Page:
9. 9. ibm.com/developerWorks developerWorks® 1,000 PUT, POST, or LIST requests $0.012 per 10,000 GET and all other requests No charge for delete requests Check Amazon S3 for the latest price information. You can also use the AWS Simple Monthly Calculator for calculating your monthly usage costs for S3 and the other Amazon Web Services. Getting started with Amazon Web Services and S3 To start exploring S3, you will first need to sign up for an Amazon Web Services account. You will be assigned an Amazon Web Services account number and will get the security access keys along with the x.509 security certificate that will be required when you start using the various libraries and tools for communicating with S3. All communication with any of the Amazon Web Services is through either the SOAP interface or the query/REST interface. The request messages that are sent through either of these interfaces must be digitally signed by the sending user to ensure that the messages have not been tampered with in transit, and that they are really originating from the sending user. This is the most basic part of using the Amazon Web Services APIs. Each request must be digitally signed and the signature attached to the request. Each Amazon Web Services user account is associated with the following security credentials: • An access key ID that identifies you as the person making requests through the query/REST interface. • A secret access key that is used to calculate the digital signature when you make requests through the query interface. • Public and private x.509 certificates for signing requests and authentication when using the SOAP interface. You can manage your keys and certificate, regenerate them, view account activity and usage reports, and modify your profile information from Web Services Account information. Amazon Simple Storage Service (S3) © Copyright IBM Corporation 1994, 2008. All rights reserved. Page 9 of 21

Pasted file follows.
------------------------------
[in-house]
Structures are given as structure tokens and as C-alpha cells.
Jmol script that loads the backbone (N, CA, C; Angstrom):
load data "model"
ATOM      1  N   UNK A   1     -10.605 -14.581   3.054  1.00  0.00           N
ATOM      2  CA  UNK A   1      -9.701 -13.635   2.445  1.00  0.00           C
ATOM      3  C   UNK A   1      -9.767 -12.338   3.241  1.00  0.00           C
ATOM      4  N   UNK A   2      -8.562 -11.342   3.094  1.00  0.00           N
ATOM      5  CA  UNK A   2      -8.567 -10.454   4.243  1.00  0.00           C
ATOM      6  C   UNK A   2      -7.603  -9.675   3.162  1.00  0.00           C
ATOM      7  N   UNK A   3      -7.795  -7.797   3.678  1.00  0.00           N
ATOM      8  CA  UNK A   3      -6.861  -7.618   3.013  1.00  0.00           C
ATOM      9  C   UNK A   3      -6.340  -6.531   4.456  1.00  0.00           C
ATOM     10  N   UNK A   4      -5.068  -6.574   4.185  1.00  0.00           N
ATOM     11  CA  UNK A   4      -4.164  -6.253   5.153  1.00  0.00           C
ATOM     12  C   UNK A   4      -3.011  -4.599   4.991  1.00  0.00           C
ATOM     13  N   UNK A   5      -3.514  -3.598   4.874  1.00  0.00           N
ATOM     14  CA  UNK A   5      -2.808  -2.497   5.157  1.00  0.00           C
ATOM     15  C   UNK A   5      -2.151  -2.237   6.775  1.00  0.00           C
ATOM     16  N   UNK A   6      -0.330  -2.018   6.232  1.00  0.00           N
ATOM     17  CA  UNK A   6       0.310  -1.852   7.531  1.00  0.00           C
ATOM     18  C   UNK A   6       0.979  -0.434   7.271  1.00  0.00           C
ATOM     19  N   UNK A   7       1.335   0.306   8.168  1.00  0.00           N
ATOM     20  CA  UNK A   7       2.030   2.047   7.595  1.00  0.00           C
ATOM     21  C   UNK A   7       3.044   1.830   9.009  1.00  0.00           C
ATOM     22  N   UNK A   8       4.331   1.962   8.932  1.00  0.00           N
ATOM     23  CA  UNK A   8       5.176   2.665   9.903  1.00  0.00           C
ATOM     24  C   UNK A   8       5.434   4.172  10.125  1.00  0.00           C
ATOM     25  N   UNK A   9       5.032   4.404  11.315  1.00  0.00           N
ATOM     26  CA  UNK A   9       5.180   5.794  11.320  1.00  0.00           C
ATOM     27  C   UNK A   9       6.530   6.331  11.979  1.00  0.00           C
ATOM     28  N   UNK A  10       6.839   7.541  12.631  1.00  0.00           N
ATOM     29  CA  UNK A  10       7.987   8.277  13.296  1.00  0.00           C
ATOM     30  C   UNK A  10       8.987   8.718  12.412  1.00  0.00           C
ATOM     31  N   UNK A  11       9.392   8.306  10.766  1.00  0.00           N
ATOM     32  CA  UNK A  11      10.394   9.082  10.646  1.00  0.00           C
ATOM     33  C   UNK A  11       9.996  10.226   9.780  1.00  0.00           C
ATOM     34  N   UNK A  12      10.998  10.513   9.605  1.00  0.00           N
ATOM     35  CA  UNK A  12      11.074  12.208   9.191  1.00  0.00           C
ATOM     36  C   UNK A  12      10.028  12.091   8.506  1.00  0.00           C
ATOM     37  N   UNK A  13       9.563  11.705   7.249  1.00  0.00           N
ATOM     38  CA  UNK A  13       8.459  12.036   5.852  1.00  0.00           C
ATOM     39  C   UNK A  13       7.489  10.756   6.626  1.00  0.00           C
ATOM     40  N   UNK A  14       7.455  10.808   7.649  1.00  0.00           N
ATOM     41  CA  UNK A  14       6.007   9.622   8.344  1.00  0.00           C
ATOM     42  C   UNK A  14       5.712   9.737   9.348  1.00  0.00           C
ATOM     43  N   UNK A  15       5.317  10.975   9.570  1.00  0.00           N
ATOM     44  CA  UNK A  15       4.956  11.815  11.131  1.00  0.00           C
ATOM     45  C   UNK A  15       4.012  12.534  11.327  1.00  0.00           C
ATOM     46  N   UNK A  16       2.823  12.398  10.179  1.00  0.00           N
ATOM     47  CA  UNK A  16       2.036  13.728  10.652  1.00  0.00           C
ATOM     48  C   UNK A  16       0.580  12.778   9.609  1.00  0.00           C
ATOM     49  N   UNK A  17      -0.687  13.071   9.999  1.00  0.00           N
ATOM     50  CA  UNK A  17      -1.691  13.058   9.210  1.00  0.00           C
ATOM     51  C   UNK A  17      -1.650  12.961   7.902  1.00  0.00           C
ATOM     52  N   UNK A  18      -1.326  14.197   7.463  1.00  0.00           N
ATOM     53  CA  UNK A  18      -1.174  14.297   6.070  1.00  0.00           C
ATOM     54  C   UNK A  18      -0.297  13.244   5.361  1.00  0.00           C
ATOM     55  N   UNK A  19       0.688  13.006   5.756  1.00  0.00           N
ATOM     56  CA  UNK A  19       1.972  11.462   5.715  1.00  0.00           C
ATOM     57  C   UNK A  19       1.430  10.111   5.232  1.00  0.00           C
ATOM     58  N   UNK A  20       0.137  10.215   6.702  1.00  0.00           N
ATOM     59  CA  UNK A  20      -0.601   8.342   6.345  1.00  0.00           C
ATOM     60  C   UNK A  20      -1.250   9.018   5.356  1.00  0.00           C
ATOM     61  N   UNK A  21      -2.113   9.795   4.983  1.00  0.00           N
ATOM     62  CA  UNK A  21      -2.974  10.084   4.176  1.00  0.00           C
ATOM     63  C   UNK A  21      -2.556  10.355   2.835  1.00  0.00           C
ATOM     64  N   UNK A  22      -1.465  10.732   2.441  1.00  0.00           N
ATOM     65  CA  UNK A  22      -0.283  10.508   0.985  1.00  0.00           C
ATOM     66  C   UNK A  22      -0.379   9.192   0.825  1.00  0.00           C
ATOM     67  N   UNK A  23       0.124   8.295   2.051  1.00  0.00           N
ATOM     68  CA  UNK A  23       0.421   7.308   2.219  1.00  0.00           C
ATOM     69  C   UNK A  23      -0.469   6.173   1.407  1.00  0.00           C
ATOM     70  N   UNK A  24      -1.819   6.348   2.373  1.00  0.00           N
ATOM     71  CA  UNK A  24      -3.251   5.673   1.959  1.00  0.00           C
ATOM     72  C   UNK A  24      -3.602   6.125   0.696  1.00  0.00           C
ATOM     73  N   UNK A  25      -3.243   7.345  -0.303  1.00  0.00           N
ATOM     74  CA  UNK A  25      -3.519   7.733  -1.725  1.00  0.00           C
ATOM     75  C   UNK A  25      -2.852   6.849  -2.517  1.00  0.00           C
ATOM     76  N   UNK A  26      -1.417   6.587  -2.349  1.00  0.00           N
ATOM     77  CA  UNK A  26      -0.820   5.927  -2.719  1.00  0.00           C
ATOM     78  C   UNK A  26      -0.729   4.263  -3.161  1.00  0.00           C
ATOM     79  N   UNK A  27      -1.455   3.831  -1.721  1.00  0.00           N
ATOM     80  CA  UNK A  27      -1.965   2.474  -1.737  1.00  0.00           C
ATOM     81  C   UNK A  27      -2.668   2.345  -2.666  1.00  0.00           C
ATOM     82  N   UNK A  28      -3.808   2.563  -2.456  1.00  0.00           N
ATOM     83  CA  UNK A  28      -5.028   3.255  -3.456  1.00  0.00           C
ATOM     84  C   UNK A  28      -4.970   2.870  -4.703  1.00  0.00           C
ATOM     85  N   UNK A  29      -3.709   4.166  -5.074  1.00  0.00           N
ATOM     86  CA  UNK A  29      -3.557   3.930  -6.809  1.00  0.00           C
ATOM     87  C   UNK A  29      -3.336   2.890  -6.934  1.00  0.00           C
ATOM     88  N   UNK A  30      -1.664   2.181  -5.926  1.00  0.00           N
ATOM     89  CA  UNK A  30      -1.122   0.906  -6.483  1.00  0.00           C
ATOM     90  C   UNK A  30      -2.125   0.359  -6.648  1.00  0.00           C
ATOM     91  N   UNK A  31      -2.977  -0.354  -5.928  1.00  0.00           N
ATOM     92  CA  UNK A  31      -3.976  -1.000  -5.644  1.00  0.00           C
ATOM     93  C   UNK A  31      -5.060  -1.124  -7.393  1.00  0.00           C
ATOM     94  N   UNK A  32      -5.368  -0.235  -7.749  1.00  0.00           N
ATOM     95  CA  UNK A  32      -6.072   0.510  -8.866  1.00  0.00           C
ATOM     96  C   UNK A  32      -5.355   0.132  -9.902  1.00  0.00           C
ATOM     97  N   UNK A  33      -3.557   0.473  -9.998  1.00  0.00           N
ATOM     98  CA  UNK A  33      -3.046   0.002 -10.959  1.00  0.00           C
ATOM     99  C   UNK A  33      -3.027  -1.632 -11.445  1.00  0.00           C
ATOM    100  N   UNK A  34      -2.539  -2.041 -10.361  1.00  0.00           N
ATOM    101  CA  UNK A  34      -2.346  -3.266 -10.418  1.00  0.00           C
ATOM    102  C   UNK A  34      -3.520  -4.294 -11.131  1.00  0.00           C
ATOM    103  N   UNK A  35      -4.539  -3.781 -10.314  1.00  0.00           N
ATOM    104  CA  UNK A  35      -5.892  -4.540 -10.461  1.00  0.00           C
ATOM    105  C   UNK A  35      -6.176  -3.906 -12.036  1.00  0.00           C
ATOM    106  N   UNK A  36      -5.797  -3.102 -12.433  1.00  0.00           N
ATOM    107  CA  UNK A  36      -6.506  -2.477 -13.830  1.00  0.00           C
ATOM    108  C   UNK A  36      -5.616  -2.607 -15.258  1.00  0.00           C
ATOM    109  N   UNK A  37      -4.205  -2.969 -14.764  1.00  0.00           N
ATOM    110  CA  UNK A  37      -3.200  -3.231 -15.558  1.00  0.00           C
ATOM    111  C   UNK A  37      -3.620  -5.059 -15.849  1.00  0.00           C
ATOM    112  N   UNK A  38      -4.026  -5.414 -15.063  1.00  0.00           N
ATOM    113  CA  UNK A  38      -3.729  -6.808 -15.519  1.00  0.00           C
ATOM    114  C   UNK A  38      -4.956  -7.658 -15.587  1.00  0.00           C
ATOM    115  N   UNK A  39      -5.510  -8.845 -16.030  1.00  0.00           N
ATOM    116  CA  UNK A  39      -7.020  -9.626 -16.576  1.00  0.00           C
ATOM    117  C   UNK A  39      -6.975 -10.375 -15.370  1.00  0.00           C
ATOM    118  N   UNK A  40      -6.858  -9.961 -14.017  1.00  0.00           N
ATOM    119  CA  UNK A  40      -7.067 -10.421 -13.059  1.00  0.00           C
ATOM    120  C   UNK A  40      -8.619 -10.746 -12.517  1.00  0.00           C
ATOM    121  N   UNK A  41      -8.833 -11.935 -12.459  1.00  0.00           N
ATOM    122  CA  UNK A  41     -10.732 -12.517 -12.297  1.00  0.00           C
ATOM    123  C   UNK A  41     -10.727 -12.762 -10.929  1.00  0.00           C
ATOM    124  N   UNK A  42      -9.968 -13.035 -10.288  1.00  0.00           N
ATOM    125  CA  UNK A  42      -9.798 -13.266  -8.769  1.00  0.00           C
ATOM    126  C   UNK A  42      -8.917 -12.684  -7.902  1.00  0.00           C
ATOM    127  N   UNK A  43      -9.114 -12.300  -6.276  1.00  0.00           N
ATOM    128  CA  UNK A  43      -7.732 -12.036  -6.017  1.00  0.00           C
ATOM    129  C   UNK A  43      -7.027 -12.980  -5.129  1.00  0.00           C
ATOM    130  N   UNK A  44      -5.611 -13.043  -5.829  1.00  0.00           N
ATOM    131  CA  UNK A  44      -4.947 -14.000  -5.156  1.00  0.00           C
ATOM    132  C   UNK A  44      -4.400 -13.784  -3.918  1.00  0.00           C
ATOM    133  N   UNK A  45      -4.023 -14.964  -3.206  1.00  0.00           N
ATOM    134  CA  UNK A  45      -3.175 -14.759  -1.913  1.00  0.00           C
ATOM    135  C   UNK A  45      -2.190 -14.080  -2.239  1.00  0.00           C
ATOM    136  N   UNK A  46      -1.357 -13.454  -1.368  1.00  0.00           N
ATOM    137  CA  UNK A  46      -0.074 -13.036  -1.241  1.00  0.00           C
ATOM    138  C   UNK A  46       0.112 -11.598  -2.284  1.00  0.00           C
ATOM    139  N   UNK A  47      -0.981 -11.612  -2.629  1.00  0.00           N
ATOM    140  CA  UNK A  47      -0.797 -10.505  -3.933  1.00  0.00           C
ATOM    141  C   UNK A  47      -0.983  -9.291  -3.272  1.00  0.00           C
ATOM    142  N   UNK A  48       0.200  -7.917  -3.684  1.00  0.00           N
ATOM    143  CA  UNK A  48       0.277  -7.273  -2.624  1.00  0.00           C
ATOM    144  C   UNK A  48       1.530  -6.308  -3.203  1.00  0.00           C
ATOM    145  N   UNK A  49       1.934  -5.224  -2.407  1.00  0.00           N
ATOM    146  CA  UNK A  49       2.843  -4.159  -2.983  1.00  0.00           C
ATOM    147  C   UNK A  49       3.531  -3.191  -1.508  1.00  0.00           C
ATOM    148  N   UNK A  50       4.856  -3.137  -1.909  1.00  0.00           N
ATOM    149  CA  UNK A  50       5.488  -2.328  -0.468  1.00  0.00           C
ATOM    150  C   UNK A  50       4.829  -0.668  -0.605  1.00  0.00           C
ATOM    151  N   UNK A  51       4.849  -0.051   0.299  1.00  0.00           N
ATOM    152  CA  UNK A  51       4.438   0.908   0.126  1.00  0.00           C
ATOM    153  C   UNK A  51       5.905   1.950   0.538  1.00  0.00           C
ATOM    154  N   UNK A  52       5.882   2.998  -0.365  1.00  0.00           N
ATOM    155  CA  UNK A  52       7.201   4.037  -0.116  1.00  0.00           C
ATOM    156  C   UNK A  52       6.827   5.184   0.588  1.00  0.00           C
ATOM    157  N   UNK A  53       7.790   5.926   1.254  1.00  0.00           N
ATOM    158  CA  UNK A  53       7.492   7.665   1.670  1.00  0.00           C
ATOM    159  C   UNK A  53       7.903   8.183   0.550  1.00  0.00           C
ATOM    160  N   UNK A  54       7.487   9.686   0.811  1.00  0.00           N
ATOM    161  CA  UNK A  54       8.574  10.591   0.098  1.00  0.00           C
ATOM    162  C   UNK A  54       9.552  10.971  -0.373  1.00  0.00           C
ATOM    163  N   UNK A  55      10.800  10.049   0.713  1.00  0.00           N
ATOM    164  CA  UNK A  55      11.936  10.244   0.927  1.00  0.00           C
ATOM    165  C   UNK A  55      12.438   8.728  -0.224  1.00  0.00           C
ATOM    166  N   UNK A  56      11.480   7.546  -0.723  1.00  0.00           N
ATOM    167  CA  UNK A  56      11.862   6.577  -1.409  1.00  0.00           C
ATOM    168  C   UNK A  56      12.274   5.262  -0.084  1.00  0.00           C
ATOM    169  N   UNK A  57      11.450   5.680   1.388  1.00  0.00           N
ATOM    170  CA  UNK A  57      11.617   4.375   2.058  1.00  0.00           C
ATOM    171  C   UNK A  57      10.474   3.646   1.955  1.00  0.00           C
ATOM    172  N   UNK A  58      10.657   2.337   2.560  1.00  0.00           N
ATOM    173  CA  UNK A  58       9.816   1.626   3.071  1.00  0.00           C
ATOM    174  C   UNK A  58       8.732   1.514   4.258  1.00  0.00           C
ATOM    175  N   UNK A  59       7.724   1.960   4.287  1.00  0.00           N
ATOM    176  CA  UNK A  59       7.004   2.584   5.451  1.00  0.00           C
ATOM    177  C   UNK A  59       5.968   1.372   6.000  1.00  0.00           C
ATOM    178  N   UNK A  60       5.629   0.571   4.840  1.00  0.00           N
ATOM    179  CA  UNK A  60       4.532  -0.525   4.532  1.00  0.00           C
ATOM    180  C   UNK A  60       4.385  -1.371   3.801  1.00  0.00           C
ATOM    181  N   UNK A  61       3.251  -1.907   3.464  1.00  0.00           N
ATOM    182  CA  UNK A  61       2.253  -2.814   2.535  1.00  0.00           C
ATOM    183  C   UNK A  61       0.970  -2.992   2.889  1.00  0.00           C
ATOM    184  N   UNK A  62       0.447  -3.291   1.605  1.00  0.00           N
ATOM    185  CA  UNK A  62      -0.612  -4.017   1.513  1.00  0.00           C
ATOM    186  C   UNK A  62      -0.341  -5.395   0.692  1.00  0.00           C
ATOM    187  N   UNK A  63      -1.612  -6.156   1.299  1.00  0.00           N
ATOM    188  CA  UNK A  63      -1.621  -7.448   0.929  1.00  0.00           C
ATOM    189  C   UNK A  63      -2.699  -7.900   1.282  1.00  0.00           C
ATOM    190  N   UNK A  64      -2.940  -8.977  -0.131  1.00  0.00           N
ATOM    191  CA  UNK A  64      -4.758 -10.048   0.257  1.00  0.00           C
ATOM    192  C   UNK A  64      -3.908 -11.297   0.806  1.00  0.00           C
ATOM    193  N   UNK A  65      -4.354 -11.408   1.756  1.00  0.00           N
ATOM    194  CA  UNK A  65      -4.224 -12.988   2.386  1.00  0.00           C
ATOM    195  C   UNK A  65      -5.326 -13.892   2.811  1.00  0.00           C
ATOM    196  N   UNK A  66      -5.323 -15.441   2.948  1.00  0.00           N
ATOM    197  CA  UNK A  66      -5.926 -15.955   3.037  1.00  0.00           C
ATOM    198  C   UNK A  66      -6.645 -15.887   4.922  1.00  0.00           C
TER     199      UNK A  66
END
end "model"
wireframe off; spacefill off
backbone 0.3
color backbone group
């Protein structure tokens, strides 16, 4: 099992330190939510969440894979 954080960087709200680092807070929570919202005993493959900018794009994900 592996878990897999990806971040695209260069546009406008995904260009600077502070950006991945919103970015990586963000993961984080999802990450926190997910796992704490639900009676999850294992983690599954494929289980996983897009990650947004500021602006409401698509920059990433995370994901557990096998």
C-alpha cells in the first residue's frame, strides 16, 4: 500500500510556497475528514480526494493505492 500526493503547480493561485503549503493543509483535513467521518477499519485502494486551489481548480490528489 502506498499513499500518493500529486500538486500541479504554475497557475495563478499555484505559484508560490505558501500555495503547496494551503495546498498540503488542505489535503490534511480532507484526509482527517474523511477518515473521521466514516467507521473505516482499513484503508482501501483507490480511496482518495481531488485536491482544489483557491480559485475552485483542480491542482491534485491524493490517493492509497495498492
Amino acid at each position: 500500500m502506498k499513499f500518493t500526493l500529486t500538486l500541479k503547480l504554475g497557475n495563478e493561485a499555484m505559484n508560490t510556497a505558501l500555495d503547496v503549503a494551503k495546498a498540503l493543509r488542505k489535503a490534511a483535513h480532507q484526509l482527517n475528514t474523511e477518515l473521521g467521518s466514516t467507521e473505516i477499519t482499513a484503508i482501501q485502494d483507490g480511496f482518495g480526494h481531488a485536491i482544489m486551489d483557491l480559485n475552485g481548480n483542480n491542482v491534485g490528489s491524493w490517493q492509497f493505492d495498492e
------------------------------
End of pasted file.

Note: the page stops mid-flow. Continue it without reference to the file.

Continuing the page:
10. 10. developerWorks® ibm.com/developerWorks After you successfully sign up for the Amazon Web Services account, you need to enable Amazon S3 service for your account using the following steps: 1. Log in to your Amazon Web Services account. 2. Navigate to the S3 home page. 3. Click on Sign Up For This Web Service on the right side of the page. 4. Provide the requested information and complete the sign-up process. Examples in this article use the query/REST interface to communicate with S3. You are going to need to obtain your access keys. You can access them from your Web Services Account information page by selecting View Access Key Identifiers. You are now set up to use Amazon Web Services, and have enabled S3 service for your account. Interacting with S3 To learn about interacting with S3, you can use existing libraries available from Amazon or from third parties and independent developers. This article does not delve into the details of communication with S3, such as how to sign requests, how to build up the XML documents used for encapsulating the data, or the parameters sent to and received from S3. We'll let the libraries handle all of that for us, and use the higher-level interface they provide. You can review the S3 developer guide for more details. You'll use an open-source Java™ library named JetS3t to explore S3, and learn about its API by viewing small snippets of code. By the end of the article you'll collect and organize these snippets into something useful: a simple and handy S3 shell that you can use at any time to experiment and interact with S3. JetS3t JetS3t is an open source Java toolkit for interacting with S3. It is more than just a library. The distribution includes several very useful S3 related tools that can be used by typical S3 users as well as service providers who build applications on top of S3. JetS3t includes: Cockpit A GUI for managing the contents of an Amazon S3 account. Synchronize A command-line application for synchronizing directories on your computer with an Amazon S3 account. Amazon Simple Storage Service (S3) Page 10 of 21 © Copyright IBM Corporation 1994, 2008. All rights reserved.